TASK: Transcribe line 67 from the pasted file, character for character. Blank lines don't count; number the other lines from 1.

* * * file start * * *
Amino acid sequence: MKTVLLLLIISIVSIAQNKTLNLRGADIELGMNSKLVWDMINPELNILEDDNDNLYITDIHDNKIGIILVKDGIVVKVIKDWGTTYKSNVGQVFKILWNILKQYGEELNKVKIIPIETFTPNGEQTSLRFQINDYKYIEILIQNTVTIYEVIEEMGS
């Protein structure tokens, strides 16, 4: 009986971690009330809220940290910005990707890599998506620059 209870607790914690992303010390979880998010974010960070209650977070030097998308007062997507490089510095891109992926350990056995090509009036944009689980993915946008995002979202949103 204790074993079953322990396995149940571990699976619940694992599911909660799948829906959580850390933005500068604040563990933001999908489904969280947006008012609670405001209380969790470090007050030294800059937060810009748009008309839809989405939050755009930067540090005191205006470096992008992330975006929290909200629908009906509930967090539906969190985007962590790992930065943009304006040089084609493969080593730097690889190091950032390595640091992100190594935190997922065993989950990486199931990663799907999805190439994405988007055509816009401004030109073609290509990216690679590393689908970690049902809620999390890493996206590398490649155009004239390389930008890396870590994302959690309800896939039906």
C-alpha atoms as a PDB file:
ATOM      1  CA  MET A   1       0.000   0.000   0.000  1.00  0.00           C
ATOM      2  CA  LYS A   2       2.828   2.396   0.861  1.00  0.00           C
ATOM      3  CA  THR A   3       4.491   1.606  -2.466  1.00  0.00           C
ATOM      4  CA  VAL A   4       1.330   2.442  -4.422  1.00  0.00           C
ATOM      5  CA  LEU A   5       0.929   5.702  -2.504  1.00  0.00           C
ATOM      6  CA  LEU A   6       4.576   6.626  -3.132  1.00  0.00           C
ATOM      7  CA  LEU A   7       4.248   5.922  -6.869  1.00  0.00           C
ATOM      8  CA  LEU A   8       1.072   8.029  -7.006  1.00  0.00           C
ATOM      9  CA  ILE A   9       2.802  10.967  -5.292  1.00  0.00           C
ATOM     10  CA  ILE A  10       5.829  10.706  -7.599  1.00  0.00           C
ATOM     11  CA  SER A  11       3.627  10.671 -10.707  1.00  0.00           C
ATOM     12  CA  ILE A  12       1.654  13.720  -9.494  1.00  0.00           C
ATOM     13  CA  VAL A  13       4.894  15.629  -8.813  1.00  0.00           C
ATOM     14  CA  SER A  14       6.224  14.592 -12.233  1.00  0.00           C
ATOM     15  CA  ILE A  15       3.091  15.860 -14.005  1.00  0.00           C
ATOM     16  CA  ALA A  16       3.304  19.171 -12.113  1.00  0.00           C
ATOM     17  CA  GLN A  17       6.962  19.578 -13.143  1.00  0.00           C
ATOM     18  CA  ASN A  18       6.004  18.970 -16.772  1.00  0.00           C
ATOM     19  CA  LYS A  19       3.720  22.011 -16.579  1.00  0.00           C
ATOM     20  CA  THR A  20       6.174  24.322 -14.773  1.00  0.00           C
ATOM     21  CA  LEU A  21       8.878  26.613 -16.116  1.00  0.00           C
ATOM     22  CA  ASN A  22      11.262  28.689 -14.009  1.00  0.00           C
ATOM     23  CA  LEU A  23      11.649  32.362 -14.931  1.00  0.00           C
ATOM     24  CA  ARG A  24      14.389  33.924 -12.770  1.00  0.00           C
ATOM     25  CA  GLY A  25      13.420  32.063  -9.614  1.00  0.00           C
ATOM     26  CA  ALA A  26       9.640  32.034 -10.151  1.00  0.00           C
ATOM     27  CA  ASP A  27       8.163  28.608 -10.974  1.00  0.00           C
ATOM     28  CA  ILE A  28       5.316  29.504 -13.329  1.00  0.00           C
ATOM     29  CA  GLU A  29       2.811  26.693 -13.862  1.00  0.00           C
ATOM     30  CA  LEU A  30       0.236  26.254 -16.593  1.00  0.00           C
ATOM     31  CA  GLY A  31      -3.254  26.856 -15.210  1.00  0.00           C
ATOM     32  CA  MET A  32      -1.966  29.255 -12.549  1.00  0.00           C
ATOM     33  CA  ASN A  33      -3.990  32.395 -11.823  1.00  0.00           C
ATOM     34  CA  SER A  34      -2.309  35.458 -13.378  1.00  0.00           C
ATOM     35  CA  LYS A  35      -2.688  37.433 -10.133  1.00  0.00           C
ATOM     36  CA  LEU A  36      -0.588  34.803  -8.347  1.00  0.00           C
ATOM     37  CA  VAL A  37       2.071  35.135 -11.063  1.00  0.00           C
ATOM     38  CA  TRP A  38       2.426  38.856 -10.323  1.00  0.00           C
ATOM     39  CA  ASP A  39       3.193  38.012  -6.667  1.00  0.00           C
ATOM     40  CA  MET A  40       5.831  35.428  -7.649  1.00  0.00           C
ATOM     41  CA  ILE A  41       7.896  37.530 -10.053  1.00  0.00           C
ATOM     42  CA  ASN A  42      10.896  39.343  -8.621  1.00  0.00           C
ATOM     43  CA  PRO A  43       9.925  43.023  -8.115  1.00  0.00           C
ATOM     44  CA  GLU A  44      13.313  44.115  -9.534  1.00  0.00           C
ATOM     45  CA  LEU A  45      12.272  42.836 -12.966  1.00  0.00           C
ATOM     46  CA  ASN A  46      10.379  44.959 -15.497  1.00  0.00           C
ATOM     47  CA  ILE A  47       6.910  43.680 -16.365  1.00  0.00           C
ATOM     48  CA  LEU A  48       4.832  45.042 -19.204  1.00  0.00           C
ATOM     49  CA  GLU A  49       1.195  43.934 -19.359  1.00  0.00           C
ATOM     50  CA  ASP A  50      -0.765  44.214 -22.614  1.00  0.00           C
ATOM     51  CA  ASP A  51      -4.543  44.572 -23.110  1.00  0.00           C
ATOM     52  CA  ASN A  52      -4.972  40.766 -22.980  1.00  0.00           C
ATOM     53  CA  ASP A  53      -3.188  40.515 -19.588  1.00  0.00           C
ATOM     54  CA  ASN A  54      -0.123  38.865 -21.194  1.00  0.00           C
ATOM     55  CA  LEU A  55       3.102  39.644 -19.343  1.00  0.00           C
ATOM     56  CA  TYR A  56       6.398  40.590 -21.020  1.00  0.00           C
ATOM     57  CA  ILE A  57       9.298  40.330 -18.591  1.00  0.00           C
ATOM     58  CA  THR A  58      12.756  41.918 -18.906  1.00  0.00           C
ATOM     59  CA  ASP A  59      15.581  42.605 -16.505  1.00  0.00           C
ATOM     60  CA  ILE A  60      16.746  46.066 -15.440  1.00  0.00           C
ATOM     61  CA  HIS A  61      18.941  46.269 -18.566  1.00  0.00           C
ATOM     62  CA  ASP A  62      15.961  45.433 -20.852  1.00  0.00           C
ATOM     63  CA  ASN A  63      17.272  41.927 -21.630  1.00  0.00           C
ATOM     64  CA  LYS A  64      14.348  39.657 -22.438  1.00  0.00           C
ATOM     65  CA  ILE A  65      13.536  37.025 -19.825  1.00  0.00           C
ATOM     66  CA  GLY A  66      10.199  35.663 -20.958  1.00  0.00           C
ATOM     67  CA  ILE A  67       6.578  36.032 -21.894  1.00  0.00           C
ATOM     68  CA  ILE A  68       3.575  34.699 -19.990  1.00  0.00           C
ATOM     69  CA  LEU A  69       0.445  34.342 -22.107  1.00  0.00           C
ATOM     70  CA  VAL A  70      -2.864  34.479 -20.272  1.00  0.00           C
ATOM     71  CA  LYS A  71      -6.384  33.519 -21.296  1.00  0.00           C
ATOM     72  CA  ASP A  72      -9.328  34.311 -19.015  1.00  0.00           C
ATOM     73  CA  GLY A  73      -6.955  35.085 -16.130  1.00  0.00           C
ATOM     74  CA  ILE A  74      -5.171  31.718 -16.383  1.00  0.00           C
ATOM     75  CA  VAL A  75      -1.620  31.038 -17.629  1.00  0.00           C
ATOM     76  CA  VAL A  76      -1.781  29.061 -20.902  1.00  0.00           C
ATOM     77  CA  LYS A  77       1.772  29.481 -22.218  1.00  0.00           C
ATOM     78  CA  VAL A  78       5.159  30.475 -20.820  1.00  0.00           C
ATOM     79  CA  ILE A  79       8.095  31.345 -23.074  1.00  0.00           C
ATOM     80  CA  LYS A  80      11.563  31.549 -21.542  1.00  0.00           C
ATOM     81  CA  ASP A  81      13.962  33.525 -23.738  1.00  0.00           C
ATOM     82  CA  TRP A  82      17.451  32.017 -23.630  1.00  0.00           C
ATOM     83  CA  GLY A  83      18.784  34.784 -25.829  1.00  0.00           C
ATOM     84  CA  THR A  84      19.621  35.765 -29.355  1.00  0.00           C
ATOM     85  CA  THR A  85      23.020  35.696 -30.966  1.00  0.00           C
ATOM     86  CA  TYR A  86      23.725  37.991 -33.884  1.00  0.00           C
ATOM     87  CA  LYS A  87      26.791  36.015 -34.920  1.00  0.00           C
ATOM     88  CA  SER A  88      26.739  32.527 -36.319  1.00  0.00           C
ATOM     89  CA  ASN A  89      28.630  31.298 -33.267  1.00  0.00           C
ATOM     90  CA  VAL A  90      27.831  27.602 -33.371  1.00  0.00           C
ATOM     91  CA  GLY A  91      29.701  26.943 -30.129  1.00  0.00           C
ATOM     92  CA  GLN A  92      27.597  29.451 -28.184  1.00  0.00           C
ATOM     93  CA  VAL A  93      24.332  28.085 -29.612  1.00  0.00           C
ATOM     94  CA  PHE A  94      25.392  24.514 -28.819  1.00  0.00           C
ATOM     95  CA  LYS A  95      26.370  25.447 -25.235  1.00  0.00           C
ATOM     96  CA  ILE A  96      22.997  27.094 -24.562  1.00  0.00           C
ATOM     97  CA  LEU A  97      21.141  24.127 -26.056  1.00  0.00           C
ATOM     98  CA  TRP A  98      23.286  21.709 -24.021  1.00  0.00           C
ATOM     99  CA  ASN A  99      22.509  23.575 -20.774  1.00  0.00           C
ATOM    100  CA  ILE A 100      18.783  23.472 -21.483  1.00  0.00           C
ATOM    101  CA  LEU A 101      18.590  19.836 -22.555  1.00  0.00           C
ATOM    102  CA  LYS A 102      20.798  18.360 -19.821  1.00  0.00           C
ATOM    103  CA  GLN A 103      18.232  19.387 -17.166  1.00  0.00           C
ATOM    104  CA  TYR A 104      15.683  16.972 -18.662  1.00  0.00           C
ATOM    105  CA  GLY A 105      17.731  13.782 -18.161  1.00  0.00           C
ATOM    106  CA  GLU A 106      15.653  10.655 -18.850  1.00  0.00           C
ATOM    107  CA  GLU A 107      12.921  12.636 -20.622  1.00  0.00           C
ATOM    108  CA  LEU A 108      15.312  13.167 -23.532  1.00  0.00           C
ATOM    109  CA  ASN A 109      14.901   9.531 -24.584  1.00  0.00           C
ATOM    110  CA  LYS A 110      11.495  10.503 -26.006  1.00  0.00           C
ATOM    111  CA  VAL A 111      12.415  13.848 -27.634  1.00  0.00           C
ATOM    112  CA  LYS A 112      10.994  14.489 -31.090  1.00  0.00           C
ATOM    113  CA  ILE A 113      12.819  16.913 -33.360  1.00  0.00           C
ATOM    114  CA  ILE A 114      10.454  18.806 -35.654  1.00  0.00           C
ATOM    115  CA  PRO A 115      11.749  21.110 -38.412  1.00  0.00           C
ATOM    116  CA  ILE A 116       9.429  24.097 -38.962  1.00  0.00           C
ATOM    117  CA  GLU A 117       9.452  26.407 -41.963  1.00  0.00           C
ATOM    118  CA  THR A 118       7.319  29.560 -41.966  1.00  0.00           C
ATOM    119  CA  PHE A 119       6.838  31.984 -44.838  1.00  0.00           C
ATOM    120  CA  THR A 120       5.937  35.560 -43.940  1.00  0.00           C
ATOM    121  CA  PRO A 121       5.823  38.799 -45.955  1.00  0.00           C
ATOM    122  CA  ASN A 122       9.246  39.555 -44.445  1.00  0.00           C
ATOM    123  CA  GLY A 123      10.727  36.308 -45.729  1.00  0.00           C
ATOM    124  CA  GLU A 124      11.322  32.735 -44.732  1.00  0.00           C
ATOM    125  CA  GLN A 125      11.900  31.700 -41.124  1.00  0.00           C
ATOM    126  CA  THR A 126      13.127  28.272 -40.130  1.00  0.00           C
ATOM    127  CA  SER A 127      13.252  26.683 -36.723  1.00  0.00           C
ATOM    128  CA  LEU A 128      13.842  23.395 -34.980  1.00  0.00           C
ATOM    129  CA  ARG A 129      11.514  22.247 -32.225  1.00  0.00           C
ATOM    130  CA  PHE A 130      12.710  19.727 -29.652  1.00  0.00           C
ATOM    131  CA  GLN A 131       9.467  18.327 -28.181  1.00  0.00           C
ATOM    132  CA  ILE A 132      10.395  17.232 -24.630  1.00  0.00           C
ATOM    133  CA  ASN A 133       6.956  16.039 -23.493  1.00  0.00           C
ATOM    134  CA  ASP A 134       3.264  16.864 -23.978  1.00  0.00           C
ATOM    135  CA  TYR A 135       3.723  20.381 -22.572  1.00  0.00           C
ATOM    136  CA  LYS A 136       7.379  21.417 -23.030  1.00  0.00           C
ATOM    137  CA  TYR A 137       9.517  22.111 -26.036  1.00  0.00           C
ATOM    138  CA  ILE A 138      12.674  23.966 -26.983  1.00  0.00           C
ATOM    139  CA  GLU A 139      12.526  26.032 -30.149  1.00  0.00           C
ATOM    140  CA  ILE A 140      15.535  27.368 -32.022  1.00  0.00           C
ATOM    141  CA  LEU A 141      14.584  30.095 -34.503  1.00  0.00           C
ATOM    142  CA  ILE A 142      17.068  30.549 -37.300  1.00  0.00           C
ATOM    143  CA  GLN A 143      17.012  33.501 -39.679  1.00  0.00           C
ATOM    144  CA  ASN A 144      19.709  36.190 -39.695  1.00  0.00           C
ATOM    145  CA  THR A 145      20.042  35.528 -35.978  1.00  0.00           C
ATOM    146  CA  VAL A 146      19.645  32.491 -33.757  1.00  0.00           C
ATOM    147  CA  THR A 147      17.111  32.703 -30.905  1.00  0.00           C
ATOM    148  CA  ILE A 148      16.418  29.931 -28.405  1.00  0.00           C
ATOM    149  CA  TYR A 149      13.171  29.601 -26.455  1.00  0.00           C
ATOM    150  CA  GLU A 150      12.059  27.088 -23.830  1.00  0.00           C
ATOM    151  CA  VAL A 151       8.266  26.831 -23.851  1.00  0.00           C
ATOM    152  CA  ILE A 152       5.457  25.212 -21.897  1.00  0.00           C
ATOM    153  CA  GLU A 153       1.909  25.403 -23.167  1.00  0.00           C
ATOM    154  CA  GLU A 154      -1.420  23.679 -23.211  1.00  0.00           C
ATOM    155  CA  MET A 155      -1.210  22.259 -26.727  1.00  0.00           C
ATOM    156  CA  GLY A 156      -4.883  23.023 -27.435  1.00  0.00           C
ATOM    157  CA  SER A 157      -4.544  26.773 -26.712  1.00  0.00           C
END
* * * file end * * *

ATOM     64  CA  LYS A  64      14.348  39.657 -22.438  1.00  0.00           C